Q: My partner and I have started trying to conceive…how long should we keep trying before going to a fertility clinic?
A: Seeing a specialist sooner in your journey can greatly improve chances of success.
But, it can be tough to know just how long you should wait for nature to work in your favor before going to a fertility clinic. Start by learning when your best time is to conceive by identifying days in your cycle that offer the highest likelihood of success.
The American Society for Reproductive Medicine recommends women in good health and without any known risk factors see a fertility specialist if you have not conceived after trying for 12 months, or 6 months for women over the age of 35. However, if a woman has a general concern or wants piece of mind, there is no reason to wait.
Women with known risk factors, such as a history of tubal disease or STD’s, should see a fertility specialist before trying to conceive to monitor these risk factors. Other risk factors include scar tissue from previous pelvic surgery, endometriosis, irregular or no menstrual periods, or known birth defects. In addition, if your male partner has a history of mumps orchitis or was born with undescended testes, it’s a good idea to see your doctor and obtain a semen analysis to attain a sperm count.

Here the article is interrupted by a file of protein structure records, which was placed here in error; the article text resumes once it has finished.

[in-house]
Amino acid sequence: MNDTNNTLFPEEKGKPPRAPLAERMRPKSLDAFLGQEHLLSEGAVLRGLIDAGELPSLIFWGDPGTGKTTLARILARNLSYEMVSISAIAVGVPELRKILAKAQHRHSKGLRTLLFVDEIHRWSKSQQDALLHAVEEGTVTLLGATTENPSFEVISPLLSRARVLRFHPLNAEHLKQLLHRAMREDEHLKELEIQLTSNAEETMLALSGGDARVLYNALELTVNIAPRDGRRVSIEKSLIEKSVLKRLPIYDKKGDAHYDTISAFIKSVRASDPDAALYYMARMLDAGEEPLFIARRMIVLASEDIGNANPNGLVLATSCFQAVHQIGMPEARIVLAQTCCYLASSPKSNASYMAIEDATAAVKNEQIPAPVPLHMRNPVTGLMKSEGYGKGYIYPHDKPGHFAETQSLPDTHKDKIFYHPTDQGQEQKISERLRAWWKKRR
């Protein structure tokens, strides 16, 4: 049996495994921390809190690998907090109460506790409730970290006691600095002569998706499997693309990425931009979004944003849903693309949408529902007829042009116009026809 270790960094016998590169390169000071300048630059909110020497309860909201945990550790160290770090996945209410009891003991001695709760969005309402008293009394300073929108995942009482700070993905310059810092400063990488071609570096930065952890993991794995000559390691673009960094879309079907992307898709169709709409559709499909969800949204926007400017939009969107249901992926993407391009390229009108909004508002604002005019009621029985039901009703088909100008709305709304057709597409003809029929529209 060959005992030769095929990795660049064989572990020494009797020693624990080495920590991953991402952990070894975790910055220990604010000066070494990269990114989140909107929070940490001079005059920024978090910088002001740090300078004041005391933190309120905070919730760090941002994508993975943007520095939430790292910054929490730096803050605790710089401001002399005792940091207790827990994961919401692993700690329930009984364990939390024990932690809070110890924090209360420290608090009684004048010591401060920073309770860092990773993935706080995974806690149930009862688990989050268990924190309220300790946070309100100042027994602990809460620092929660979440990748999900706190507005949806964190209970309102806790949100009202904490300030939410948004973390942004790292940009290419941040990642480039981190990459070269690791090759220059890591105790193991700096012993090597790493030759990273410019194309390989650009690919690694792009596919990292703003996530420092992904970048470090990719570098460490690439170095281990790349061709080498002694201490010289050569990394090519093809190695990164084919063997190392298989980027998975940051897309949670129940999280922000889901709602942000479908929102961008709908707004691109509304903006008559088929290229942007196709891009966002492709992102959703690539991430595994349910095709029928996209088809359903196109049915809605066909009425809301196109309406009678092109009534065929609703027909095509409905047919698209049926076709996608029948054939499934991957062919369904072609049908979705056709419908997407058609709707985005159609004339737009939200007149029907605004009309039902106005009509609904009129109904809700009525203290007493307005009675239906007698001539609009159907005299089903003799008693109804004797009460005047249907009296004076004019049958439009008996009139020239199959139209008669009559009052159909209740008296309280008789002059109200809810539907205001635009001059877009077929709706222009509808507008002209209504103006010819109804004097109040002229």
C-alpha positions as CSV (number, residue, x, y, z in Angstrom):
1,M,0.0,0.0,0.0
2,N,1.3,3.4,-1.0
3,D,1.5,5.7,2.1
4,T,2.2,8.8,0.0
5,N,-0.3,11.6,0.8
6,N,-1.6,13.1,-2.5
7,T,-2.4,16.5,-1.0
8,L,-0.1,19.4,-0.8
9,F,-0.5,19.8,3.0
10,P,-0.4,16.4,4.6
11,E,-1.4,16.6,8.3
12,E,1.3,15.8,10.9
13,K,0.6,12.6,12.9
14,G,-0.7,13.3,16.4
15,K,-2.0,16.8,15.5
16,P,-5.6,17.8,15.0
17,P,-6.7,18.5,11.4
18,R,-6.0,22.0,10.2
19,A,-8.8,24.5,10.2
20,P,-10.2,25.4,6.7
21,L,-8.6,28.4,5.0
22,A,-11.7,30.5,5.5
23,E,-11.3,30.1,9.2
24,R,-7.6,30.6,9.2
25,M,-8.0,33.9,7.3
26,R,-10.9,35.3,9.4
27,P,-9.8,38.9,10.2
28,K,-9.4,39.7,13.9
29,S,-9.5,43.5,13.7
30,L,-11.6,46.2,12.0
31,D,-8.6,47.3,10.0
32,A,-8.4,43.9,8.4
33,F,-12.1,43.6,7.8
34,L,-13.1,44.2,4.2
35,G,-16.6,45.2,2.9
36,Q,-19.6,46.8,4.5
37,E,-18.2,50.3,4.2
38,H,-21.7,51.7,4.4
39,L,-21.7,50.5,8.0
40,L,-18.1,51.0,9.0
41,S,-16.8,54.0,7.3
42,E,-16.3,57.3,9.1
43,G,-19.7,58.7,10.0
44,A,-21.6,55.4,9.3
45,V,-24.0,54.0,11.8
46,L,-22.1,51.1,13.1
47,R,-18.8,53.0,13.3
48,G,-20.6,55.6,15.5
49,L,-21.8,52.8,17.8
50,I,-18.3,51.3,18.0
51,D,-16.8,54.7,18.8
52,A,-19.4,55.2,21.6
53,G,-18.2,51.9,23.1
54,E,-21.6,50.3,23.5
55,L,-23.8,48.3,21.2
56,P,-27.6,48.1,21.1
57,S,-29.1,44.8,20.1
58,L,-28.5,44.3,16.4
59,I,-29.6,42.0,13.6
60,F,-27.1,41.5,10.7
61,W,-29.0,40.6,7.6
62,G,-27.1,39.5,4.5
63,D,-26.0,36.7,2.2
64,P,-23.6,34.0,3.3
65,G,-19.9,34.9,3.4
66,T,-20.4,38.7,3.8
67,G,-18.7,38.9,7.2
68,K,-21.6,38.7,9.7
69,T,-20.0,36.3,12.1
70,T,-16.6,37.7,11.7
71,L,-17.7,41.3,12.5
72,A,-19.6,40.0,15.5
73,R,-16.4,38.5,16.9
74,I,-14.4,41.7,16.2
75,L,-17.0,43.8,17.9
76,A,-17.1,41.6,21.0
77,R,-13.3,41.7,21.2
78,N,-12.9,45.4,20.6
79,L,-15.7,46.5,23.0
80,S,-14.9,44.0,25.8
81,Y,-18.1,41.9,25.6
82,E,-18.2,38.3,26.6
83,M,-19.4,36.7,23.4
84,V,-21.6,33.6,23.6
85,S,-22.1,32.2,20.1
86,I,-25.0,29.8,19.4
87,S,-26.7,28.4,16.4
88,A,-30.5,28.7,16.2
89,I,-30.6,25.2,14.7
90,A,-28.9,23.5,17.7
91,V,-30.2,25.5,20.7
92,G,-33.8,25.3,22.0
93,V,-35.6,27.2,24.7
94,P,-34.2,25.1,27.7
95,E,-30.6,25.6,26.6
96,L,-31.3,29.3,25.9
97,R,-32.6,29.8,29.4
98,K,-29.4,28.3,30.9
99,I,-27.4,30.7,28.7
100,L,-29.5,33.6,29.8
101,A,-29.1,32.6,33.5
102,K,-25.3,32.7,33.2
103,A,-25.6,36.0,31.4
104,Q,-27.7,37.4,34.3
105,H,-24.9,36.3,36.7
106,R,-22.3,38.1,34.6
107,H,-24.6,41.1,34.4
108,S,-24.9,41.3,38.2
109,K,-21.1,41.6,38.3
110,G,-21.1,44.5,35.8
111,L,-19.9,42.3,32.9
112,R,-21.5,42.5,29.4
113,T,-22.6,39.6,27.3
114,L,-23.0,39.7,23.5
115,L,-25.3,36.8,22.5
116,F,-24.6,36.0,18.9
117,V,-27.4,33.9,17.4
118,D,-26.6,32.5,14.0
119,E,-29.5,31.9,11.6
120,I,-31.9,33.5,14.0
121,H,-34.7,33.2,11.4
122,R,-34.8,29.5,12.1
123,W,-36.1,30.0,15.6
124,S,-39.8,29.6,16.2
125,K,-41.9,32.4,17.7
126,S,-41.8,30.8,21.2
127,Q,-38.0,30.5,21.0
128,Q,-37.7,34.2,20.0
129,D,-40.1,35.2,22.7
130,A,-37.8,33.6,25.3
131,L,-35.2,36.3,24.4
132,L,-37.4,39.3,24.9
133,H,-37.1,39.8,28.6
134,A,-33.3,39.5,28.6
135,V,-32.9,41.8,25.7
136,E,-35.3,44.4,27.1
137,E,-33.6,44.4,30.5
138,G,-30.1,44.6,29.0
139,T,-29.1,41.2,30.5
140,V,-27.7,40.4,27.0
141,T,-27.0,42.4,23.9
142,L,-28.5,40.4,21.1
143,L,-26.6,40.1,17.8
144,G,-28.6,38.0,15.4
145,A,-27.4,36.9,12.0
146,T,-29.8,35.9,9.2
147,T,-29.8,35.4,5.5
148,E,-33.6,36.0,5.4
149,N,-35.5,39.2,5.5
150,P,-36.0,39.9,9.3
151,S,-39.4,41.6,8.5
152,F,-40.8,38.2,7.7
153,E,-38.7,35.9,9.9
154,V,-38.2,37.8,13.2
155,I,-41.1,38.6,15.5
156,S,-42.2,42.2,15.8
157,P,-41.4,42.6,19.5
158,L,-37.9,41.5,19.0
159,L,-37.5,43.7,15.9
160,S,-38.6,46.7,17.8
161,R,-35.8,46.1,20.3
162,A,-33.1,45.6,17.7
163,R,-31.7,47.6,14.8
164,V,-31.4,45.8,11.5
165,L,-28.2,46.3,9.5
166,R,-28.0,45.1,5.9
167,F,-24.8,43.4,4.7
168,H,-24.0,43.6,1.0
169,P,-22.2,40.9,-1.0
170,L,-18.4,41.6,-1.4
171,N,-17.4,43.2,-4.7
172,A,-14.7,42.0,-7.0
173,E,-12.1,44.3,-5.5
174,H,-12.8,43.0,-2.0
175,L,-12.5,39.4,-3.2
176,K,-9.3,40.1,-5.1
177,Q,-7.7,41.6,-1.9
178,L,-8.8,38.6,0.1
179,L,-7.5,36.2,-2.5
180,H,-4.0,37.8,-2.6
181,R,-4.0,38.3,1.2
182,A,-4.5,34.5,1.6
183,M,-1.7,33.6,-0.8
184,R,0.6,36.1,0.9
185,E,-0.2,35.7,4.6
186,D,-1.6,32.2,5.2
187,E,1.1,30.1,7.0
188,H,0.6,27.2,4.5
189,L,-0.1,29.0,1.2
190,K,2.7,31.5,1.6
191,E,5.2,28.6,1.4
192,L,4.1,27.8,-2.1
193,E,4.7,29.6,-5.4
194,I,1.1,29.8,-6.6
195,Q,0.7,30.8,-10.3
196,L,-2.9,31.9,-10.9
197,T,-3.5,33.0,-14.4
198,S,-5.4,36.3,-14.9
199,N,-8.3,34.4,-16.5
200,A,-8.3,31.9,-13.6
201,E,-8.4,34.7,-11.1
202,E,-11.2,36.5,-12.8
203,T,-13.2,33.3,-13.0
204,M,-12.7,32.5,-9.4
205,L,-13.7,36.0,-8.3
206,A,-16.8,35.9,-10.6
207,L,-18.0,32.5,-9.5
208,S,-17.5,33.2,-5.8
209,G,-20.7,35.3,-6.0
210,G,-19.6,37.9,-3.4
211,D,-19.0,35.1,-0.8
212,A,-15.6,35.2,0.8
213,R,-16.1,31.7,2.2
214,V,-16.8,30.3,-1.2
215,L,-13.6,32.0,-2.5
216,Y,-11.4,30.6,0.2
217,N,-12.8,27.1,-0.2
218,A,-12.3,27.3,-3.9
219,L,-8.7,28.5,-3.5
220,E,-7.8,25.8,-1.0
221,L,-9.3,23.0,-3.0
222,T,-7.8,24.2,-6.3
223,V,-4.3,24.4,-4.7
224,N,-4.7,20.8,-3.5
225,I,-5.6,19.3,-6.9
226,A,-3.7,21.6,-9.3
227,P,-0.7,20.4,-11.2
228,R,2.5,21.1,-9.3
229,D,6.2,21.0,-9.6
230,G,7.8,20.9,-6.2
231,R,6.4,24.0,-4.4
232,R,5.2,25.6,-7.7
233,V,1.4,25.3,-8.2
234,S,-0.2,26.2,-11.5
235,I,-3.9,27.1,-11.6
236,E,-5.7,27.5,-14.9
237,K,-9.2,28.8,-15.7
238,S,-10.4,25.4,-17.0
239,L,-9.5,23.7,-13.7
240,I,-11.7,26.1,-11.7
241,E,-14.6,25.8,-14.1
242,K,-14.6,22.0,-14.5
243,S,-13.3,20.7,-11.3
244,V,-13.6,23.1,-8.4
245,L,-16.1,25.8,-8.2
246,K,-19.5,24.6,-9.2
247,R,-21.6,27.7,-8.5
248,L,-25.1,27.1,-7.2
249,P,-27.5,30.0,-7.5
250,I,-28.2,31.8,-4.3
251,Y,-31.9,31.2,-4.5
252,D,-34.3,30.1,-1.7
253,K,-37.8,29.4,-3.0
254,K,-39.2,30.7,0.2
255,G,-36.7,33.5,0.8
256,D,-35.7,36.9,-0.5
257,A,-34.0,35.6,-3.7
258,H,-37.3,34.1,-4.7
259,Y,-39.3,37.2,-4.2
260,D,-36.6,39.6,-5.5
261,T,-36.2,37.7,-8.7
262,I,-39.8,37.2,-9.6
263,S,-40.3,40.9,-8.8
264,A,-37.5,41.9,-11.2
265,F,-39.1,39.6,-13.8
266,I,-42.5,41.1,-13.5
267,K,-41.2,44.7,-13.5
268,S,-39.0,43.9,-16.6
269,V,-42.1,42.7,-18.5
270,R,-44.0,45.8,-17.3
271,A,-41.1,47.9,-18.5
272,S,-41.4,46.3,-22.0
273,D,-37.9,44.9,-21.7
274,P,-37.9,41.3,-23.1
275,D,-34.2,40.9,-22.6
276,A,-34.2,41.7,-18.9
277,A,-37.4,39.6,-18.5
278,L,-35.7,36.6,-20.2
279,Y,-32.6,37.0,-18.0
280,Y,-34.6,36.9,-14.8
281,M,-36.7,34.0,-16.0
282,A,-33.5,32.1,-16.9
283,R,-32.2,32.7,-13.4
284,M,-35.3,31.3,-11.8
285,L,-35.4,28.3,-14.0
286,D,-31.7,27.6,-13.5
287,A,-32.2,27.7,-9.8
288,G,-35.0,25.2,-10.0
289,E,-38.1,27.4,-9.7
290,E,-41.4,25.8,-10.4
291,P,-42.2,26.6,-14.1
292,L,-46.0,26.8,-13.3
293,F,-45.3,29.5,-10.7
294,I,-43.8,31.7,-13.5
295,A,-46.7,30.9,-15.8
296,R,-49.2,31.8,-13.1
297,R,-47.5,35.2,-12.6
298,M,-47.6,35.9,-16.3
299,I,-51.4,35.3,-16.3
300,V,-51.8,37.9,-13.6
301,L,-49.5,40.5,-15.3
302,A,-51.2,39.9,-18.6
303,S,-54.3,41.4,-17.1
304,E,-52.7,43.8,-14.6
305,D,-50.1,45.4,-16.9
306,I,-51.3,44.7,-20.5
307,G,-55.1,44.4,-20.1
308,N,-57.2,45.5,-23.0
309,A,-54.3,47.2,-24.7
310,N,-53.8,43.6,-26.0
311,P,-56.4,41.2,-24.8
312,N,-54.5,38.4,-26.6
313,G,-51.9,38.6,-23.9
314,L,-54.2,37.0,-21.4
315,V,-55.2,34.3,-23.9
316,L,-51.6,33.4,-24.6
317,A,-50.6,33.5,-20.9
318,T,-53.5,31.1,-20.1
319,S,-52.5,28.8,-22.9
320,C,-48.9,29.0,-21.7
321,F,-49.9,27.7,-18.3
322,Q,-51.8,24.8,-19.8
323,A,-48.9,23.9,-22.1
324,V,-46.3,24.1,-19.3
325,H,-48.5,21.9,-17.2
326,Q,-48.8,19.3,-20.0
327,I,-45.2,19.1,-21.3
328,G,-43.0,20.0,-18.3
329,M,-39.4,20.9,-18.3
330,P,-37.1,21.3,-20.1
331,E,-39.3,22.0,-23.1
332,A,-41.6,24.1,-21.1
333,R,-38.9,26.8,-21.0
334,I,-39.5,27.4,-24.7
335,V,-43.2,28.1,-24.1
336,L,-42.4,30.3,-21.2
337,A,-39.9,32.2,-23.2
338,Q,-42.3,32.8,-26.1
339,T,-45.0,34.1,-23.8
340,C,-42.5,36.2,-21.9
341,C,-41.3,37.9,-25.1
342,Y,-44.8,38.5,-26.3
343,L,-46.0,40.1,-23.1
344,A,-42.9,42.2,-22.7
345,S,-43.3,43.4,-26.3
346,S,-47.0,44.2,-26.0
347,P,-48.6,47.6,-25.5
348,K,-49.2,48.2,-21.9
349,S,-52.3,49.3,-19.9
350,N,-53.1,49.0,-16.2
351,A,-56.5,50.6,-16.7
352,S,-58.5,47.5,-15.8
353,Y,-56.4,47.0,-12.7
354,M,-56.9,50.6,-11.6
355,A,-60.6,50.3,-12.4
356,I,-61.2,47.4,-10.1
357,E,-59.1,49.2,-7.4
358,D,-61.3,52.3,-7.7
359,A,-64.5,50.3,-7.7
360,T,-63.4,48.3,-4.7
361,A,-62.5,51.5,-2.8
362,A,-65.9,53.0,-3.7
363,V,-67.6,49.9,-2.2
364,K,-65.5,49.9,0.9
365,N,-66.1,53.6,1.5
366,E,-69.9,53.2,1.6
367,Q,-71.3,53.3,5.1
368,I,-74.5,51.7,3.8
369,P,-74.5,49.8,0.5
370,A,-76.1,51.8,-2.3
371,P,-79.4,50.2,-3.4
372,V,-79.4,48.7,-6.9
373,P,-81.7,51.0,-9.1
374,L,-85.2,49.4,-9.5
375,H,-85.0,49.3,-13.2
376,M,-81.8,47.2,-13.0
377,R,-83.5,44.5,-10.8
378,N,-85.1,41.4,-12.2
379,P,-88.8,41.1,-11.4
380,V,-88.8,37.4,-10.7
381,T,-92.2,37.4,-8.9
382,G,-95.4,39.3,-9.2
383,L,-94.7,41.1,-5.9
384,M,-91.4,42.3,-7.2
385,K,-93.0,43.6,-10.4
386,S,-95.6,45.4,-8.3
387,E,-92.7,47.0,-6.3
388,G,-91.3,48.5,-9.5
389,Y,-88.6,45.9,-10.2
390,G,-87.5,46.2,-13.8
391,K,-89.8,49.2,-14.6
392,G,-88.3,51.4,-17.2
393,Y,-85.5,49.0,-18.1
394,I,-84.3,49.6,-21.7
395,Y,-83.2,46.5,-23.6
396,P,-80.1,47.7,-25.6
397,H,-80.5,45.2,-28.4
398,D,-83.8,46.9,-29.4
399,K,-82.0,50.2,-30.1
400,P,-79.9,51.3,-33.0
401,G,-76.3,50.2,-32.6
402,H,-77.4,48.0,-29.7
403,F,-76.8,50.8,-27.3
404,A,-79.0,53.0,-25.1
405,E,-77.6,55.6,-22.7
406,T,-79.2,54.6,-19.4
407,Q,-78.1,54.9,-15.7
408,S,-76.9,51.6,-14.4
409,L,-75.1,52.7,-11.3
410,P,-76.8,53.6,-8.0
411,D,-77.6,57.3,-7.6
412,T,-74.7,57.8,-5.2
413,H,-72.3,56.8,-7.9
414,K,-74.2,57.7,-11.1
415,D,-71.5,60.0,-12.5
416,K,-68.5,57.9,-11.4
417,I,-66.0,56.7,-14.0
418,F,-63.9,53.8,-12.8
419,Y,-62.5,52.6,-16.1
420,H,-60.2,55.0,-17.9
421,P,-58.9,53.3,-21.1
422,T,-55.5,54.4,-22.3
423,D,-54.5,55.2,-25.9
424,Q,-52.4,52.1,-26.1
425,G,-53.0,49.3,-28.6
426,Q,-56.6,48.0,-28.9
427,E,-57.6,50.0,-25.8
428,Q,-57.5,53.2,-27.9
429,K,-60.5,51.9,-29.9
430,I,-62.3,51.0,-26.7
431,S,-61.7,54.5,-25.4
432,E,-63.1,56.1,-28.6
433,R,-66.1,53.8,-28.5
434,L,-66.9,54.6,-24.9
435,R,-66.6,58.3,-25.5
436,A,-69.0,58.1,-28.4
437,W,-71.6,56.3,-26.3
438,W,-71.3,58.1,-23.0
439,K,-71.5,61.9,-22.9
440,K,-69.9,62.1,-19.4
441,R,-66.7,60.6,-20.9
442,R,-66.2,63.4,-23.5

Women with difficulty conceiving after having one or more children and women who have had more than one miscarriage should also consider seeing a specialist. Your doctor may recommend testing for conditions known to increase the risk of a recurrent miscarriage, some of which can be surgically corrected.
Meanwhile, any woman or couple planning a pregnancy should see an Ob/Gyn or primary care doctor for prenatal counseling. Your doctor may recommend daily folic acid supplements to minimize the likelihood of neural tube defects, genetic screening for lethal hereditary disorders, and identify risk factors for complications based on personal health status and medical history.
— Mylene W. M. Yao, M.D., Co-founder and CEO, Univfy Fertility Prediction
Dr. Yao has over fifteen years of experience in research in reproductive medicine, and embryo and uterine biology with publications in clinical and basic science research journals, including Fertility and Sterility, the Proceedings of the National Academy of Sciences, Molecular Endocrinology, Developmental Biology, and Molecular Systems Biology.